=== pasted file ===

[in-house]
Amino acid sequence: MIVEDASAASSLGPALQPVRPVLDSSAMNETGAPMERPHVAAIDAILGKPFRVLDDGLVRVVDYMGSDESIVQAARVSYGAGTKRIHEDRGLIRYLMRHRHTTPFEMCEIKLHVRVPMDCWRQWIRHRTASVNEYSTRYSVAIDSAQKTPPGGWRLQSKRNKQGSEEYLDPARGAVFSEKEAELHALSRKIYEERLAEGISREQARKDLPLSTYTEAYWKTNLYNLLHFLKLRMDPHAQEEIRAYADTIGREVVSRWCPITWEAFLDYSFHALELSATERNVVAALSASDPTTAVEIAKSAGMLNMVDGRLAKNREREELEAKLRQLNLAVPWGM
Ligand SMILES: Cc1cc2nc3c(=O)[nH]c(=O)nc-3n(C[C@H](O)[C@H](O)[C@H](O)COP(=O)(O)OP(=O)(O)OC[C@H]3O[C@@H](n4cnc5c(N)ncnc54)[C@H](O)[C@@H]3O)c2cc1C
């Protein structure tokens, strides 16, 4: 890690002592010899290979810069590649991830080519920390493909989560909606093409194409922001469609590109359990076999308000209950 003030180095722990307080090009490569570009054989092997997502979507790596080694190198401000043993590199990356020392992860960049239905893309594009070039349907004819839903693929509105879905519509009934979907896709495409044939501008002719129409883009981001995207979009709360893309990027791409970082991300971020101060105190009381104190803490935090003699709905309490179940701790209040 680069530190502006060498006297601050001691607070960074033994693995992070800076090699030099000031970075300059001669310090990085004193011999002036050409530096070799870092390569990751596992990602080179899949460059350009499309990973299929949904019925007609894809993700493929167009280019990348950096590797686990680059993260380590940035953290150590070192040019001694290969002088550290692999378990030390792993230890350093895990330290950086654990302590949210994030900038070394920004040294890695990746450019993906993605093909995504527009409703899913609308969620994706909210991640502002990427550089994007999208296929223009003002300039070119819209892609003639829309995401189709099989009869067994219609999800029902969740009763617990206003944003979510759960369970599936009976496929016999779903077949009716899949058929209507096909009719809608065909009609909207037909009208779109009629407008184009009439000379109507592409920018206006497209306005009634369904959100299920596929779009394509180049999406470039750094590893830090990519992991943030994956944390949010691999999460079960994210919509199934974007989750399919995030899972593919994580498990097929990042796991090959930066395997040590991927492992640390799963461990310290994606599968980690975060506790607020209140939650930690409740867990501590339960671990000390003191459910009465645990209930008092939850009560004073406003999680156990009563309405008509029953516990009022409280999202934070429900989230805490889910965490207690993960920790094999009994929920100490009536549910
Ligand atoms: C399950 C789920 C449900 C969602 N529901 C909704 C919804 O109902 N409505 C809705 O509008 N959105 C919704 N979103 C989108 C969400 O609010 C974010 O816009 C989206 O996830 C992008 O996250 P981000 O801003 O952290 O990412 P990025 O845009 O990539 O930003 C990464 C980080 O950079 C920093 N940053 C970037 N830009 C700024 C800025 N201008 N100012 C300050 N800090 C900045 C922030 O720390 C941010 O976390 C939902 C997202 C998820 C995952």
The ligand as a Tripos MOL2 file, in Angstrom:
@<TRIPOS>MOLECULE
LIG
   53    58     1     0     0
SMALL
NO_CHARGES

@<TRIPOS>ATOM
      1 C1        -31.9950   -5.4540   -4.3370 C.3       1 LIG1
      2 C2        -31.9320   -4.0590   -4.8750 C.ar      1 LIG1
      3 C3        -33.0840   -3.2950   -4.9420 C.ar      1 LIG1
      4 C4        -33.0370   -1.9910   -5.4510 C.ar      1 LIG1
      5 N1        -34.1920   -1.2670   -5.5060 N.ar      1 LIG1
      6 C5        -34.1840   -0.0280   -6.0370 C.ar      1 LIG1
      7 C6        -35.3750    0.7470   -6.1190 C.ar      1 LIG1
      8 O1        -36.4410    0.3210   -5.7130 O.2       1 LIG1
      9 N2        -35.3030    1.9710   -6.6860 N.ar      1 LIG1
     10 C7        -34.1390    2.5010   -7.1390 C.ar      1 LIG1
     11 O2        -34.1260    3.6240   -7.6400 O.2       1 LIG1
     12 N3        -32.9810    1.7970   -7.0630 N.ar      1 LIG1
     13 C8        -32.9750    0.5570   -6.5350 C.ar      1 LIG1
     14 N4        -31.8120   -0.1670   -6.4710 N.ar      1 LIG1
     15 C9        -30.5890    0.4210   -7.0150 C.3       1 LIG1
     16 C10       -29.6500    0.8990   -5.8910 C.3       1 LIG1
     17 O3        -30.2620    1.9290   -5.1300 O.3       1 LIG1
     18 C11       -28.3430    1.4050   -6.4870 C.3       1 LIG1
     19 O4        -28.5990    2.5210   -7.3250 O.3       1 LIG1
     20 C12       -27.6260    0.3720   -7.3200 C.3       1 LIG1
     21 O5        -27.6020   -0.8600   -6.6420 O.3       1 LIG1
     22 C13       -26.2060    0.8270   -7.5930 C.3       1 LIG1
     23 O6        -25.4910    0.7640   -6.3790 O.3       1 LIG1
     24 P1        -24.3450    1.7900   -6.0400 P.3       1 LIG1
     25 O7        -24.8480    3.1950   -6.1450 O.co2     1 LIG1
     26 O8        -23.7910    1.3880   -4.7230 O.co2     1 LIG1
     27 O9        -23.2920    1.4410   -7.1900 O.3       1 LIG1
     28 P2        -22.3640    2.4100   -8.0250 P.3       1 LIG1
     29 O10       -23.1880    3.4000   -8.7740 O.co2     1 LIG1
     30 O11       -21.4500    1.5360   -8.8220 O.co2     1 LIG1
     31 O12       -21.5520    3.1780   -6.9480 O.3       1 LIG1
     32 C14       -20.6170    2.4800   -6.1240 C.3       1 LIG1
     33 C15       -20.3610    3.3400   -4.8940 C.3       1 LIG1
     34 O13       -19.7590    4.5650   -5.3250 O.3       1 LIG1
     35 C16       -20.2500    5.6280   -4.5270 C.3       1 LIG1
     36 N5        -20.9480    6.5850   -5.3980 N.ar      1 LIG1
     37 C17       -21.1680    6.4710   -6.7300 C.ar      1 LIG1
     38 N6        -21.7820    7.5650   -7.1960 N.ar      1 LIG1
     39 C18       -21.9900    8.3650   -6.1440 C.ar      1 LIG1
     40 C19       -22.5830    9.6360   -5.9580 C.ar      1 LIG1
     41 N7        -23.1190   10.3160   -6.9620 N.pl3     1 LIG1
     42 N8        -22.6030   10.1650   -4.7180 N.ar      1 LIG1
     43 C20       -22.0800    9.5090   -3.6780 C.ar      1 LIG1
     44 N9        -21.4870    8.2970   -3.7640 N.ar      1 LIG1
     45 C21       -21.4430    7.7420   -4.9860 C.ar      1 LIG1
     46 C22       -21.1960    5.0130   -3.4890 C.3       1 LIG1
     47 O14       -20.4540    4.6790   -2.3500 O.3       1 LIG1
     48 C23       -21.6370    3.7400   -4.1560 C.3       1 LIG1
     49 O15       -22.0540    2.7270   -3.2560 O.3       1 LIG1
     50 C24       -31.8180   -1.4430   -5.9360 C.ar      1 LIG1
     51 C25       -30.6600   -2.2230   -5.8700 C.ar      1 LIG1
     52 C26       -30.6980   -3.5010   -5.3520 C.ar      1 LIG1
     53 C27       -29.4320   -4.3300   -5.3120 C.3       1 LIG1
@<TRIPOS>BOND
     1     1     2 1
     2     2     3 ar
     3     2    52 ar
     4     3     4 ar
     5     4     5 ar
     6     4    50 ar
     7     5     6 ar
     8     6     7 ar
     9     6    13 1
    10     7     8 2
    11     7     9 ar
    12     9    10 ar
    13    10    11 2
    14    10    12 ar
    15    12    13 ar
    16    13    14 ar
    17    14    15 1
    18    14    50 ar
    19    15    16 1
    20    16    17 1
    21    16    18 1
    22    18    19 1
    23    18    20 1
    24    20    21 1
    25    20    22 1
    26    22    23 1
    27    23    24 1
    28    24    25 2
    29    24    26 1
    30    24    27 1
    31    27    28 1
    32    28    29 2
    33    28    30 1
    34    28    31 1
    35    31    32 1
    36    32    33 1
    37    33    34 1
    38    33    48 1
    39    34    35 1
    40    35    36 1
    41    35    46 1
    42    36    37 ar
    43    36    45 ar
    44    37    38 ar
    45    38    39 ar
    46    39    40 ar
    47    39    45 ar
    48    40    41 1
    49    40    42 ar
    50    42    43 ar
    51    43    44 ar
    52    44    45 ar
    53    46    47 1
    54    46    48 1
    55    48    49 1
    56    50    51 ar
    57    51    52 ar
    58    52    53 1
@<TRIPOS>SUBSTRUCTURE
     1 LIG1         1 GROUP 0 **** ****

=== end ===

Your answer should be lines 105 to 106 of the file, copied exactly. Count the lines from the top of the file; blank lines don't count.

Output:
    39    34    35 1
    40    35    36 1